Tuesday, May 20, 2008

Brown Challenge?

With a potential Labour wipe-out in the Crewe and Nantwich by-election two days away, rumours are beginning to circulate of a a possible leadership challenge to Gordon Brown in its aftermath. The Blairite duo Stephen Byers and Alan Milburn have made sure they have done some high-visibility campaigning in the seat - all the better to launch a challenge themselves? The website Political Betting has this story of a possible Milburn challenge.

1 comment:

consultant said...

This is a tough one. Labour's popularity is at an incredible low, even for a party mid-way through their third government. MPs in marginal constituencies (and the definition of "marginal" is surely widening with every new opinion poll) become nervous about the next election. As fear sets in, it becomes tempting to blame Brown for all that is going wrong.

The party has two years to move from its current shape into a position where it can win the next election and I can conceive of two scenarios under which they could do this.

The first is to unite behind Brown, stop letting Cameron and the right-wing press set the agenda, and push forward with a re-energised political programme to win back the electorate.

The second would be to wield the axe, and wield it swiftly. If they seriously intend to change their leader before the next election, they need to do it now, in order to give the new Prime Minister maximum time in the role. The bloody aftermath of Crewe might just provide the right circumstances to do this. Then, after the new leader is in place, the party needs to unite behind him, stop letting Cameron and the right-wing press set the agenda, and push forward with a re-energised political programme to win back the electorate.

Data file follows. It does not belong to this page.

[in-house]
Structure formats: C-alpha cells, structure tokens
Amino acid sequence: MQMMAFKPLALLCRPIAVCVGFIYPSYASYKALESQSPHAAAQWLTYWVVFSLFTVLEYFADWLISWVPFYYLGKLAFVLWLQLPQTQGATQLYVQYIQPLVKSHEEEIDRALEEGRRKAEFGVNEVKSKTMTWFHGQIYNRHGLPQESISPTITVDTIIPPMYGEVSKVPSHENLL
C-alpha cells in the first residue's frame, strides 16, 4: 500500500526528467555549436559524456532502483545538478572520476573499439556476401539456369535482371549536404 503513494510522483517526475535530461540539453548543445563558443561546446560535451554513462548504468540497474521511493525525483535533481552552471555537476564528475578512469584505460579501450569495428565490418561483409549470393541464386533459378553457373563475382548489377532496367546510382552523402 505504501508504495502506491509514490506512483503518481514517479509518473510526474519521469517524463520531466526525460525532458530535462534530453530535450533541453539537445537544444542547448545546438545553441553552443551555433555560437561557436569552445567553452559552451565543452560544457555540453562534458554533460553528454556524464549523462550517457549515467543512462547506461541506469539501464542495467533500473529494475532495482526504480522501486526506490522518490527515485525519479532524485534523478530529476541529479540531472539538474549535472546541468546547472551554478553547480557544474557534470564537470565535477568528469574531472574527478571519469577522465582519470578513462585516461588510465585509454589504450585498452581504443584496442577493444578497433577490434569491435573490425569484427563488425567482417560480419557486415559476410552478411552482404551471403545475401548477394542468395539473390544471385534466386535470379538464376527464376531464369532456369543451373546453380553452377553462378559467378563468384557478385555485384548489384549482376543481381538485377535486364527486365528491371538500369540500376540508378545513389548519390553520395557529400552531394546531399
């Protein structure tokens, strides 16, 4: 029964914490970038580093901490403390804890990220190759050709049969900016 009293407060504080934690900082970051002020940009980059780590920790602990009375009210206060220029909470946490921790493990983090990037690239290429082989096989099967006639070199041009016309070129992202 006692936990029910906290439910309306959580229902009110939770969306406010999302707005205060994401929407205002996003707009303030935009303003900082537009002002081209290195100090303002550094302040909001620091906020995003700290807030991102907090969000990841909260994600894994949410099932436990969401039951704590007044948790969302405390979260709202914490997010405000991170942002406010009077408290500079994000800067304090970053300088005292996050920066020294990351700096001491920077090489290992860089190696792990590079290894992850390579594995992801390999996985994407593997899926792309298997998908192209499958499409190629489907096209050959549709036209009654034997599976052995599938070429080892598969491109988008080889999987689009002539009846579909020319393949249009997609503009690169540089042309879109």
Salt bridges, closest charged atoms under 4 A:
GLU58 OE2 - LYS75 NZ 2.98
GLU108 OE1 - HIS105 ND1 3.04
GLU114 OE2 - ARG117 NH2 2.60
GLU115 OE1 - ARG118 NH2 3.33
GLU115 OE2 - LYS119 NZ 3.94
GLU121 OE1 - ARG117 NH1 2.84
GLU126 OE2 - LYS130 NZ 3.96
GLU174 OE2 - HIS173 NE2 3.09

And herein lies the problem. In either case, the effort, discipline and - to an extent - sheer luck required by all Labour MPs is immense; quite possibly beyond them. Unfortunate though it seems, a third scenario is by far the most likely. The disconents will find a stalking horse to follow Brown, his administration will never recover to take command of the political agenda, and we will watch the party gradually tear itself apart. Maybe Brown will hang on until the next election, maybe he won't, but it will be of little consequence as David Cameron waltzes into Downing Street.

For this is what depressingly few people left in the party seem to be able to see. There is only a certain extent to which Brown can be held accountable for Labour's fortunes; when a government is as sick as the current one, the underlying disease is not confined to the top.